Thursday morning, with renewed concerns for a damaging freeze.

2) Other than a chance for precipitation Wednesday afternoon with a
moisture-starved clipper, the forecast remains dry through Thursday

3) Rain chances appear more likely to finish the week, but the
combination of timing uncertainty and a complicated system evolution
kept PoPs relatively muted.

Deterministic guidance continues to hint at a quick clipper system
affecting the region Wednesday afternoon. Moisture availability
appears very limited, but sufficient forcing for very light
precipitation across northeast MO and west-central IL does exist.
Given the nature of the system, particularly its low-QPF potential,
the NBM does not show any mentionable PoPs. Using a blend of
deterministic guidance, slight-chance PoPs were added to account for
this potential.

The historically-cold air mass that sets up tomorrow will remain in
place areawide Wednesday night into Thursday as well, though
temperatures may be ever-so-slightly warmer. Regardless,
temperatures continue to trend lower for this time period, and
renewed potential for widespread freeze exists. The only aspect
working against a second night of freeze would be cloud cover
inhibiting radiational cooling. While there are some clouds in the
forecast for Wednesday night/Thursday morning, the air mass may be
cold enough in its own right to cause a freeze without help from
robust radiational cooling.

The forcing for the rain chances later this week remains pretty
complex, but the chance for measurable precipitation is slowly
increasing. Three separate streams of energy have the potential to
phase as they enter the region: one from the north, one out of the
central Rocky Mountains, and a third from the south. Deterministic
and ensemble guidance continues to differ regarding evolution and
phasing of the shortwaves. WPC Cluster Analysis shows consent among
the guidance regarding some precipitation Friday, but varies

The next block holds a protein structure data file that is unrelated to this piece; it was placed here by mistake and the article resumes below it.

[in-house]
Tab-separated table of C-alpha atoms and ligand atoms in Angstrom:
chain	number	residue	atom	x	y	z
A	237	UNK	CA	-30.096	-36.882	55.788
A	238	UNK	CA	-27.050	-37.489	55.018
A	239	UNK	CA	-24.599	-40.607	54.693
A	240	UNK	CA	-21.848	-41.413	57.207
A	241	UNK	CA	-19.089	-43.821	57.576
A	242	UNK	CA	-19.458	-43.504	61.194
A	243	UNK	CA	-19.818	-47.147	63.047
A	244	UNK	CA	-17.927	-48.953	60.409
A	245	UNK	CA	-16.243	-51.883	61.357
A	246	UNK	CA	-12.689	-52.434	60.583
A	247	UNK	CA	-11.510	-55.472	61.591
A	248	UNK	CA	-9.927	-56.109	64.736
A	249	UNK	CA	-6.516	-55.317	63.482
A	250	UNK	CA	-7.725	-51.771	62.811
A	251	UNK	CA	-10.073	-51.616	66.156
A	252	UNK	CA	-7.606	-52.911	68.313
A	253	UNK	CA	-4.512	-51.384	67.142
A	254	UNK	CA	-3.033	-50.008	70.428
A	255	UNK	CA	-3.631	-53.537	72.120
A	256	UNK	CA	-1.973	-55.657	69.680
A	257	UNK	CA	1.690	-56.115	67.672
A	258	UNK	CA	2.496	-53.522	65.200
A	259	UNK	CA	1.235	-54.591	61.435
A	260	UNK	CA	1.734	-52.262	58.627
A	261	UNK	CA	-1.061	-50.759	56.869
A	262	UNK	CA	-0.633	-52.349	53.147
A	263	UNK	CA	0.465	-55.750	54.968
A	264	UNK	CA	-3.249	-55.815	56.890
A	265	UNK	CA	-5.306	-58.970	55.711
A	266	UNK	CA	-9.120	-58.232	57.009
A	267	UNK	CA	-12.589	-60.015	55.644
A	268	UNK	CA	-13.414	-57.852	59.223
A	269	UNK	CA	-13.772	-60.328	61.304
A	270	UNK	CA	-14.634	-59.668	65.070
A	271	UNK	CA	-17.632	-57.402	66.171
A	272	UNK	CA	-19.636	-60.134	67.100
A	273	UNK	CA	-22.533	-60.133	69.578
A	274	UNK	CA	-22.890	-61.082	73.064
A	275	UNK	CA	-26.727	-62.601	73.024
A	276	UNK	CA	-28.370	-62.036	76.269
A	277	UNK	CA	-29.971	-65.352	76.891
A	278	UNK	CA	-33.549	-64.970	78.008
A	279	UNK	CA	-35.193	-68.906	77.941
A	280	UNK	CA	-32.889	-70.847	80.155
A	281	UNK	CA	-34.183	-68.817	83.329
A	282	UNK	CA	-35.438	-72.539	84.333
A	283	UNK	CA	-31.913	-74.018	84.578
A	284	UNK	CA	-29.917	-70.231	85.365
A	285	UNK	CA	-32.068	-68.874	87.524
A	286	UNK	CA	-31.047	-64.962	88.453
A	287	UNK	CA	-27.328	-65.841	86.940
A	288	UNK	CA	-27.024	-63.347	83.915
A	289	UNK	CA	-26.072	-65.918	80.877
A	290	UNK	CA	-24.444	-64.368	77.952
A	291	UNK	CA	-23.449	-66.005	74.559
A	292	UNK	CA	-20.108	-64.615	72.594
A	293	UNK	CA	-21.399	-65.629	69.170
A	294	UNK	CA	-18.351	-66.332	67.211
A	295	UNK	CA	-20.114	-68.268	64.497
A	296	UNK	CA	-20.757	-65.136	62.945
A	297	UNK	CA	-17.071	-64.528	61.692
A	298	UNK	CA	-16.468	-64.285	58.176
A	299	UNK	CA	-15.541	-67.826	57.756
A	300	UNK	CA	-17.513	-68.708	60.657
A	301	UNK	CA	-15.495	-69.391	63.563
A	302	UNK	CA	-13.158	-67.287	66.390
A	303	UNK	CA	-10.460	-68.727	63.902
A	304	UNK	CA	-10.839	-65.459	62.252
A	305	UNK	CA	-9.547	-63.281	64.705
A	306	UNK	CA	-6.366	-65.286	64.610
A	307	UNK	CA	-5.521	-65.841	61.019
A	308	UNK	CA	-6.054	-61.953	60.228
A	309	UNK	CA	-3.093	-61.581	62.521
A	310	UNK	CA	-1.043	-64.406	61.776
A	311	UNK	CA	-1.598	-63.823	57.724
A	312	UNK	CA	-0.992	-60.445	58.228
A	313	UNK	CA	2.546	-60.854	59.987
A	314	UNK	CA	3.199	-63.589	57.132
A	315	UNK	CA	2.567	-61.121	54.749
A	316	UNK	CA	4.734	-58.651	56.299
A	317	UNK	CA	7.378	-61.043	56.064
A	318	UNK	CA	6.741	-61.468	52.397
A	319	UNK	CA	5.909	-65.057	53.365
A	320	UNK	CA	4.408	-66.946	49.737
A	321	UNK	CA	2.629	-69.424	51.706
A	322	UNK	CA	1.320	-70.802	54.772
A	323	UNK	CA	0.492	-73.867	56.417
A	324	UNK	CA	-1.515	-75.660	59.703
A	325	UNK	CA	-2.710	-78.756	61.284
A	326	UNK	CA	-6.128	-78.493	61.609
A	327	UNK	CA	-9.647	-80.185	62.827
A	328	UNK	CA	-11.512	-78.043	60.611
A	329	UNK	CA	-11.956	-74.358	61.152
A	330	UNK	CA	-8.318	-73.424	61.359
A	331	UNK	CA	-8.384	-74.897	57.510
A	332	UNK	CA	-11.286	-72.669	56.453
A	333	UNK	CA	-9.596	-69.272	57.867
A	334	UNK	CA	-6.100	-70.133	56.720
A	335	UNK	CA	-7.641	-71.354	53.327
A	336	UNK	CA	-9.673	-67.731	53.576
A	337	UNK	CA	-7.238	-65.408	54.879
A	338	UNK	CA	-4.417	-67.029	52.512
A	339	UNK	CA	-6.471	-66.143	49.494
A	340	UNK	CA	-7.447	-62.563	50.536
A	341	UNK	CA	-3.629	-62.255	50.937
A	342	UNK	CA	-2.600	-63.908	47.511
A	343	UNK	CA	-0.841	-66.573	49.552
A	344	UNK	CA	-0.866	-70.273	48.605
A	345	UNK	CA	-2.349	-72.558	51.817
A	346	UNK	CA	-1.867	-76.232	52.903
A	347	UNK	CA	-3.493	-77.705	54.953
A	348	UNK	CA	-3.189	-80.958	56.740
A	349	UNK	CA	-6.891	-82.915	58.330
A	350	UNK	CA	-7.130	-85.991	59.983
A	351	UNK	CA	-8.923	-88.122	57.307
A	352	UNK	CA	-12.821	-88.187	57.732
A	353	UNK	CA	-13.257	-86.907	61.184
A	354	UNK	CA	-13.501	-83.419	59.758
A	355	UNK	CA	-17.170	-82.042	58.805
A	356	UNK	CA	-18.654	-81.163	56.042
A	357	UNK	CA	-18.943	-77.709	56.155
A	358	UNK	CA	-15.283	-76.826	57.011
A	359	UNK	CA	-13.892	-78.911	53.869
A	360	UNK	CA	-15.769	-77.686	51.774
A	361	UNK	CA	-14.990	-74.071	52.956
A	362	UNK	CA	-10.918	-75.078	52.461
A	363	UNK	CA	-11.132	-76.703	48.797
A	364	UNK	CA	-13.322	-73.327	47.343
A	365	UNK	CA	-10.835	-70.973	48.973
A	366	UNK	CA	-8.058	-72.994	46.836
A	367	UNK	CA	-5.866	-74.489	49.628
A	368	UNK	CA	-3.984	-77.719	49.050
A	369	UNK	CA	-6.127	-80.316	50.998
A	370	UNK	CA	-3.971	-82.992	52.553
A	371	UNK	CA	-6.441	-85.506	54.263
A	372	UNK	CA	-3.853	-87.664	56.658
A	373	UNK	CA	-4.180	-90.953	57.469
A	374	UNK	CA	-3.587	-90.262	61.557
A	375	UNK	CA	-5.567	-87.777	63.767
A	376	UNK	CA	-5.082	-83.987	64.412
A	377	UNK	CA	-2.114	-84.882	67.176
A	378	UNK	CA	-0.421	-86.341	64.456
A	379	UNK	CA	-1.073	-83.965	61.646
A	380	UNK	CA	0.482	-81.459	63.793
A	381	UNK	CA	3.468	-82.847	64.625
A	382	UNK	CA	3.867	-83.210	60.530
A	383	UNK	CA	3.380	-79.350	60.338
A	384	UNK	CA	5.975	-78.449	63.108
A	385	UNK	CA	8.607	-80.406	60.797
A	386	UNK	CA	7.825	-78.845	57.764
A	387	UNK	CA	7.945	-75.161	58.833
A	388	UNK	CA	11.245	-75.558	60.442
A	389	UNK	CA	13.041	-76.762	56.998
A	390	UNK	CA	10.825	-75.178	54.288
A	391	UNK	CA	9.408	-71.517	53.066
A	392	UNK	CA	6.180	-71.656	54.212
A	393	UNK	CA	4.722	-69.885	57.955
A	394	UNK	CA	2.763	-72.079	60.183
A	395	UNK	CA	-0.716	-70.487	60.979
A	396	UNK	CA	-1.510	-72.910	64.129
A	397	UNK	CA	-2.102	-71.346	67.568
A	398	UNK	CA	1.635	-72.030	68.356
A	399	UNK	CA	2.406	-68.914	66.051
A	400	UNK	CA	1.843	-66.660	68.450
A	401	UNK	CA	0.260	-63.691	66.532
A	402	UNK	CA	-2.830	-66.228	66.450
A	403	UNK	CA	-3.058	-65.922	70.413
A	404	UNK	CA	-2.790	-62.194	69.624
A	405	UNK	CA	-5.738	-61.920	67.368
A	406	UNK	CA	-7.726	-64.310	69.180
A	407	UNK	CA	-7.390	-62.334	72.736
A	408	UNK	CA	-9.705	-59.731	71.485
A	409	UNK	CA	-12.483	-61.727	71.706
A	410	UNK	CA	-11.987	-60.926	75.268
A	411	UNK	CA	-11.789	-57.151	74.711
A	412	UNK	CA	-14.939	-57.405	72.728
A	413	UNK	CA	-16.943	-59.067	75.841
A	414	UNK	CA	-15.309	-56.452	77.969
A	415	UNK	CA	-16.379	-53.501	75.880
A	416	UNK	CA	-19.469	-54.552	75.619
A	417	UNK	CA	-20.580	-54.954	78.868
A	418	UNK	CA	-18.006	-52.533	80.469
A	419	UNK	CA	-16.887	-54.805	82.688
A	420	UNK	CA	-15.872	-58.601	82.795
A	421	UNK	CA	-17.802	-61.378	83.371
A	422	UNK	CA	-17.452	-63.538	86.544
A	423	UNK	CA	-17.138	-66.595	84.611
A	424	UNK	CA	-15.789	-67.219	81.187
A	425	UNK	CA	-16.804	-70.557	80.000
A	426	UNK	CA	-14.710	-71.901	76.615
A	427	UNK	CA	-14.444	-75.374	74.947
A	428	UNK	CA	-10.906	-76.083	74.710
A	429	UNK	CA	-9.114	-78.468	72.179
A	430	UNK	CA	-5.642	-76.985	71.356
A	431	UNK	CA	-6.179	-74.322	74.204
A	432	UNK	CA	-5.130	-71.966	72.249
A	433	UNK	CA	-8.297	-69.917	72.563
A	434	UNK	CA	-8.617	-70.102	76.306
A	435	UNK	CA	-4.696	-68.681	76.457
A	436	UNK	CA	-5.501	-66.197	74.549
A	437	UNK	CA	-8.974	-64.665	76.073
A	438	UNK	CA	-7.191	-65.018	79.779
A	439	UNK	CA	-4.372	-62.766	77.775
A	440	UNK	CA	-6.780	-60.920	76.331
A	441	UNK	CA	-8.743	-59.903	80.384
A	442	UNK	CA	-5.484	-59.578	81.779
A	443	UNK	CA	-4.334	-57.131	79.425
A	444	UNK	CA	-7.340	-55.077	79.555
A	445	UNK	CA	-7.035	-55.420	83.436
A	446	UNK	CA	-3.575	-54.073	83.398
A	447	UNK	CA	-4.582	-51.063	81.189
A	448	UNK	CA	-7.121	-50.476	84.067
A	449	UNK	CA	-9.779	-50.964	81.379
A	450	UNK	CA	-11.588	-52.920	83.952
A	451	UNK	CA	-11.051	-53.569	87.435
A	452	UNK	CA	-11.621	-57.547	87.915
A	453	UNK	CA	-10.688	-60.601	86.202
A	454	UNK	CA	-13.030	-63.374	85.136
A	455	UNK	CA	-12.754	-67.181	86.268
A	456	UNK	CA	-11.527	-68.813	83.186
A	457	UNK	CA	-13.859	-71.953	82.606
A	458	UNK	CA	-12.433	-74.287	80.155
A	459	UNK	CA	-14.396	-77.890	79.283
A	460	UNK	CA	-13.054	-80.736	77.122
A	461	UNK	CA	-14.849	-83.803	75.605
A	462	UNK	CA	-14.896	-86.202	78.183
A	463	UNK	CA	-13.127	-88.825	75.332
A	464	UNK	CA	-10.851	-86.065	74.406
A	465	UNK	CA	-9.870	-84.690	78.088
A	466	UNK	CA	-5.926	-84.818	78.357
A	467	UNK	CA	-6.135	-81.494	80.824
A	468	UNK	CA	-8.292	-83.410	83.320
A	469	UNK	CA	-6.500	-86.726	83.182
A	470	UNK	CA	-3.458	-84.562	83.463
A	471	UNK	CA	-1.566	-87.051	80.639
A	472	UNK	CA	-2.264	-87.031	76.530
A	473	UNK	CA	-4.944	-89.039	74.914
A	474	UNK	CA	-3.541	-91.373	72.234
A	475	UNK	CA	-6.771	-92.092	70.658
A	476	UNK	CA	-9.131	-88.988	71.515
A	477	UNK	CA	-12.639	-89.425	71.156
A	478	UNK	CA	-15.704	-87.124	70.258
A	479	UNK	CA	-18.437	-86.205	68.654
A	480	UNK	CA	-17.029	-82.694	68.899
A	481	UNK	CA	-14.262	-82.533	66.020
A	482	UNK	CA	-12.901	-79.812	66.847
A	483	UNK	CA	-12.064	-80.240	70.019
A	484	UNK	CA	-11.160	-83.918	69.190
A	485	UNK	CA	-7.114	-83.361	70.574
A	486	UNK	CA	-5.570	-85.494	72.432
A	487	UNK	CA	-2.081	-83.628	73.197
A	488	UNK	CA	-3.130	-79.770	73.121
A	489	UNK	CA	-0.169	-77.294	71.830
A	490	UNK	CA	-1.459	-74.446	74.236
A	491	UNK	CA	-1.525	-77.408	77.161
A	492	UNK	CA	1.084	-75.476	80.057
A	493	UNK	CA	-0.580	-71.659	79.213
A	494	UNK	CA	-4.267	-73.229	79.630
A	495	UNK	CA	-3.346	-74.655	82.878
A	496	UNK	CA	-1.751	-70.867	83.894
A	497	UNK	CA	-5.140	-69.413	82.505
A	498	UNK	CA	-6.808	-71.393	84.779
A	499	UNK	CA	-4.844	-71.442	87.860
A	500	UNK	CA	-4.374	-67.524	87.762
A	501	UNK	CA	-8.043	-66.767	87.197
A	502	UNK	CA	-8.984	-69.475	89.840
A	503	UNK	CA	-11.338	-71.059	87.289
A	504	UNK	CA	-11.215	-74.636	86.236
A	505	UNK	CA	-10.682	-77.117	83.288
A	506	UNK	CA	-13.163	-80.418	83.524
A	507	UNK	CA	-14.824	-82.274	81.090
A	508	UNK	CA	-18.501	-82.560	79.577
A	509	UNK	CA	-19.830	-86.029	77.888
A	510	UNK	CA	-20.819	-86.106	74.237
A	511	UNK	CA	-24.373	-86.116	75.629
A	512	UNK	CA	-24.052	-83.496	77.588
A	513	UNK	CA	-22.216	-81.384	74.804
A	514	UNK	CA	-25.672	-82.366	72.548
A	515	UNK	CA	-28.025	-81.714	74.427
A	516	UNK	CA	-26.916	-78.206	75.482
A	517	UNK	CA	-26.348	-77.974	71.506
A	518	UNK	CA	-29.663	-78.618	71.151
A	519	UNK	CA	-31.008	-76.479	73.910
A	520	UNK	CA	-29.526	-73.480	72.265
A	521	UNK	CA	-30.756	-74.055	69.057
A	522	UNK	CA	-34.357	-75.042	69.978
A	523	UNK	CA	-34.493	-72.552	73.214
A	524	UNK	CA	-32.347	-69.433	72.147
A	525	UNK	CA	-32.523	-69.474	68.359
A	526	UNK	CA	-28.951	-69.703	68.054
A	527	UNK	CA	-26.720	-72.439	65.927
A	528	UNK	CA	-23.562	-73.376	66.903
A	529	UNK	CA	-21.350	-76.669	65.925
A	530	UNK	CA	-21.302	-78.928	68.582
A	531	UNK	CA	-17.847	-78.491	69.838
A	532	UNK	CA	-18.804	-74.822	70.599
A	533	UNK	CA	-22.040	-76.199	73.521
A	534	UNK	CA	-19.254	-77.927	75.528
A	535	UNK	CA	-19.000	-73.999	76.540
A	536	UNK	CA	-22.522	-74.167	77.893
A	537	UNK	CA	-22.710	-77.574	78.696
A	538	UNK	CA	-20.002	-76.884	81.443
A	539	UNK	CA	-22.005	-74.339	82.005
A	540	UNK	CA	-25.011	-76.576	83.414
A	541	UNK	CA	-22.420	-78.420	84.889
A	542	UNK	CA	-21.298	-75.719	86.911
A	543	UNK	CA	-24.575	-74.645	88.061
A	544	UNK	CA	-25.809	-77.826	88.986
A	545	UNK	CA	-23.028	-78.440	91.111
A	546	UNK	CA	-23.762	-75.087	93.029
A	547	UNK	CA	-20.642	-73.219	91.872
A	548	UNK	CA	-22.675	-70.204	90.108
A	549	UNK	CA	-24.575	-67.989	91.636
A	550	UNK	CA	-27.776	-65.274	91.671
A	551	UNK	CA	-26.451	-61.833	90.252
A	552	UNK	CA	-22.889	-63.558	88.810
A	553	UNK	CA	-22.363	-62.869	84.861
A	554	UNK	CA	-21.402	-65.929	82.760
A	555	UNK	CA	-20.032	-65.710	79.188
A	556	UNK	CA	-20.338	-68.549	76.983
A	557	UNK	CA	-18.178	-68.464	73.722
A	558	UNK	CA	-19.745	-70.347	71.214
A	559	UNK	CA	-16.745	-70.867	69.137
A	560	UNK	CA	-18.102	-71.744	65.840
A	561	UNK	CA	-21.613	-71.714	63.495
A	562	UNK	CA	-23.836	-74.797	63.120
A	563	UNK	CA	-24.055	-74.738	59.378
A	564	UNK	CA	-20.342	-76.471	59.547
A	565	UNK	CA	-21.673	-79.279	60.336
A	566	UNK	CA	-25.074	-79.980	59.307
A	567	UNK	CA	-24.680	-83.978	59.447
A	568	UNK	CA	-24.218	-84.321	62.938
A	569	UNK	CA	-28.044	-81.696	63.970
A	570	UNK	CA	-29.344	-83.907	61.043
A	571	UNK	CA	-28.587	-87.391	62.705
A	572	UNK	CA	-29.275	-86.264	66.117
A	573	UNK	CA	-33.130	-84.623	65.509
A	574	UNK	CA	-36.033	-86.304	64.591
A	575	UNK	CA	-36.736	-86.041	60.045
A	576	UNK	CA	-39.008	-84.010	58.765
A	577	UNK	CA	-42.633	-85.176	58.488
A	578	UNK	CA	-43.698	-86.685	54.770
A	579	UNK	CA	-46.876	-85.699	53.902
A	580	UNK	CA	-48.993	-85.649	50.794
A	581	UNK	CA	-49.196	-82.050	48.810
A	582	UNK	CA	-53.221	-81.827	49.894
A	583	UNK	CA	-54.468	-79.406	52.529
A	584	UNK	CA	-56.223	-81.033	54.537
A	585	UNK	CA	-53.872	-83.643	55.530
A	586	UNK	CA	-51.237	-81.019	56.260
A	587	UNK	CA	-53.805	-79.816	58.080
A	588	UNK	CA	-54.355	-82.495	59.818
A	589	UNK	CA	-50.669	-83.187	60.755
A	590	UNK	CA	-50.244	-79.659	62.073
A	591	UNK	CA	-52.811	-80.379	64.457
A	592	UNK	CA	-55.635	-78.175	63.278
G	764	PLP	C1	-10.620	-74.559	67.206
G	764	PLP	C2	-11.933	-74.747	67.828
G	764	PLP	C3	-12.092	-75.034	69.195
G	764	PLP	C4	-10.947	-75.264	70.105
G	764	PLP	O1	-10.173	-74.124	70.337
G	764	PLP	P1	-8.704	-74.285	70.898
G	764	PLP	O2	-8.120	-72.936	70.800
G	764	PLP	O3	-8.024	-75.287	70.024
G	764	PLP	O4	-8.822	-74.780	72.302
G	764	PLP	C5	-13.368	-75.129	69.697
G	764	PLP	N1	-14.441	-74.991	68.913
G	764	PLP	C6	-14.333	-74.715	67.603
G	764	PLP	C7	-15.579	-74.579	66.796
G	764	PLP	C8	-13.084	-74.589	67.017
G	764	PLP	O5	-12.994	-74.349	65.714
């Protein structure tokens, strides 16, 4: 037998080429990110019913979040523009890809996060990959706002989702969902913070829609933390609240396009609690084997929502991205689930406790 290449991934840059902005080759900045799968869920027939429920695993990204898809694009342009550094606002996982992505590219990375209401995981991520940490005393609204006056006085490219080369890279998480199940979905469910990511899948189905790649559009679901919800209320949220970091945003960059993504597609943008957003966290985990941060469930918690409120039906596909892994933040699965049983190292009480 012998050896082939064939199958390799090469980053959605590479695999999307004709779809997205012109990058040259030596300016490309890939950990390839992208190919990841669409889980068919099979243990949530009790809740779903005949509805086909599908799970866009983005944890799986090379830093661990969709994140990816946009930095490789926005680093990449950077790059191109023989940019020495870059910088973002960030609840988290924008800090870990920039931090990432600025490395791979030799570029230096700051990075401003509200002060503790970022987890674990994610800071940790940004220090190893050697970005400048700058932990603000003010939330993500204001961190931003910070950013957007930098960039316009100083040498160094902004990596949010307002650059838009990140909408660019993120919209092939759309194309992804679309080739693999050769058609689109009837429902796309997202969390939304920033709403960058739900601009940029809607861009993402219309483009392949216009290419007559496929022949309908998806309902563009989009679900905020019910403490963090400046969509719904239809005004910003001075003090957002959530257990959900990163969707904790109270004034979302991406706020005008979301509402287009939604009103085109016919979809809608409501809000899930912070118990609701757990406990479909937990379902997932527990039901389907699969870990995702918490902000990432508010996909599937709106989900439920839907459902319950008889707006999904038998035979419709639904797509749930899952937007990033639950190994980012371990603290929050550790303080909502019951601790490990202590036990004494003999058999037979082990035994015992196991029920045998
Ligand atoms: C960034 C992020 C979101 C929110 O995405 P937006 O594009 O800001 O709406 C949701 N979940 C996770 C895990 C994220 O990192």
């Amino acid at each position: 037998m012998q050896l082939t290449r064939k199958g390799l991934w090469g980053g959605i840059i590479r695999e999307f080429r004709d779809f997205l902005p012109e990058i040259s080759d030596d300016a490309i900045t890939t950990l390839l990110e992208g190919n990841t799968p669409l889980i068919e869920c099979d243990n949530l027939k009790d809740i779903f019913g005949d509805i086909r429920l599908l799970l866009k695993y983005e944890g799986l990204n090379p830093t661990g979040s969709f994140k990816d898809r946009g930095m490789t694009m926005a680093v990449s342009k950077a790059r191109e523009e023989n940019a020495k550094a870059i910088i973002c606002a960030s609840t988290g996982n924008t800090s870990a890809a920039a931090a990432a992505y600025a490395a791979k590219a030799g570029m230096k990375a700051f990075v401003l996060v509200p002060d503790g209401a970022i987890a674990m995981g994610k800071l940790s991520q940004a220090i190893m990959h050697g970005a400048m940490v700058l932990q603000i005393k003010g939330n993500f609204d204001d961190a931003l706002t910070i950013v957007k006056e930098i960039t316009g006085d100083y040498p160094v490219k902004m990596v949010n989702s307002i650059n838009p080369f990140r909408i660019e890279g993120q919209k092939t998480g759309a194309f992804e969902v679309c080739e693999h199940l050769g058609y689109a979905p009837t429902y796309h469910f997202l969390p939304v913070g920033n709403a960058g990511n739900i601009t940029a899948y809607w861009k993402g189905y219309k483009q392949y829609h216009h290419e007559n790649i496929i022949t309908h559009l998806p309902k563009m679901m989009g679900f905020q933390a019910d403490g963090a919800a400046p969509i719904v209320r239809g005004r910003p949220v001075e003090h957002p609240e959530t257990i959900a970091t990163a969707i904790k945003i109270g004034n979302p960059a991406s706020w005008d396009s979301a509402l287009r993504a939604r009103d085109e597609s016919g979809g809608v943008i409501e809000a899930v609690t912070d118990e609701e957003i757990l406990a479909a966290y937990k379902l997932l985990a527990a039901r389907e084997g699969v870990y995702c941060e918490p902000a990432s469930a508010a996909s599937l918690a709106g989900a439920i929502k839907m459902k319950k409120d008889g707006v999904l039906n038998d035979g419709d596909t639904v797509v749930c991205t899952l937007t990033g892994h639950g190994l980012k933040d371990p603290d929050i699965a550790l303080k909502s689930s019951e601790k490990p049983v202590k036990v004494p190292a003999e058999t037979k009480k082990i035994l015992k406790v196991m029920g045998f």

regarding the amounts and location. Given the reasonable uncertainty
with the system and more immediate concerns in the short-term
period, PoPs from the NBM were used for this period.



.AVIATION...  (For the 06z TAFs through 06z Tuesday Night)
Issued at 938 PM CDT Mon Apr 19 2021

A cold front has moved into southeast MO and southwest IL
this evening with north-northwest winds at the taf sites. Post
frontal rain and snow will spread into UIN and COU late tonight
with the ceilings and visibilities dropping into the MVFR category
late tonight, and then into the IFR category early Tuesday
morning. Rain will move into the St Louis metro area Tuesday
morning, briefly changing to snow in the afternoon. Conditions
will deteriorate to IFR by late morning in the St Louis metro
area. The precipitation will end by late afternoon in UIN and COU,
and end in the St Louis metro area by early evening, followed by
improving ceilings and visibilities.

SPECIFICS FOR KSTL: A cold front has moved into southeast MO and
southwest IL this evening with north-northwest winds at STL.
Post frontal rain will spread into STL Tuesday morning around 15Z,
briefly changing to snow in the afternoon. The ceiling and
visibility will deteriorate to IFR by late morning. The
precipitation will end by early evening, followed by improving
ceilings and visibilities into the VFR category by 04Z Wednesday.



Issued at 310 PM CDT Mon Apr 19 2021

An potentially-historic airmass is expected to threaten low
temperature records across our area for the middle of the week.
Here is a look at record min temps and record low max temps during
that time.

                  TUE 4/20           WED 4/21         THU 4/22

St. Louis (KSTL)   28/1904            32/1904          31/1936
Columbia (KCOU)    28/1953            29/1907          29/1986
Quincy (KUIN)      27/2013            26/1904          27/1986

St. Louis (KSTL)   42/1918            46/1893          43/1884
Columbia (KCOU)    38/1918            42/1992          48/1893
Quincy (KUIN) 39/1918 37/1918 44/1927


MO...Freeze Warning from 1 AM to 9 AM CDT Wednesday for Audrain MO-
     Boone MO-Callaway MO-Cole MO-Crawford MO-Franklin MO-
     Gasconade MO-Iron MO-Jefferson MO-Knox MO-Lewis MO-Lincoln
     MO-Madison MO-Marion MO-Moniteau MO-Monroe MO-Montgomery MO-
     Osage MO-Pike MO-Ralls MO-Reynolds MO-Saint Charles MO-
     Saint Francois MO-Saint Louis City MO-Saint Louis MO-Sainte
     Genevieve MO-Shelby MO-Warren MO-Washington MO.

IL...Freeze Warning from 1 AM to 9 AM CDT Wednesday for Adams IL-Bond
     IL-Brown IL-Calhoun IL-Clinton IL-Fayette IL-Greene IL-
     Jersey IL-Macoupin IL-Madison IL-Marion IL-Monroe IL-
     Montgomery IL-Pike IL-Randolph IL-Saint Clair-Washington IL.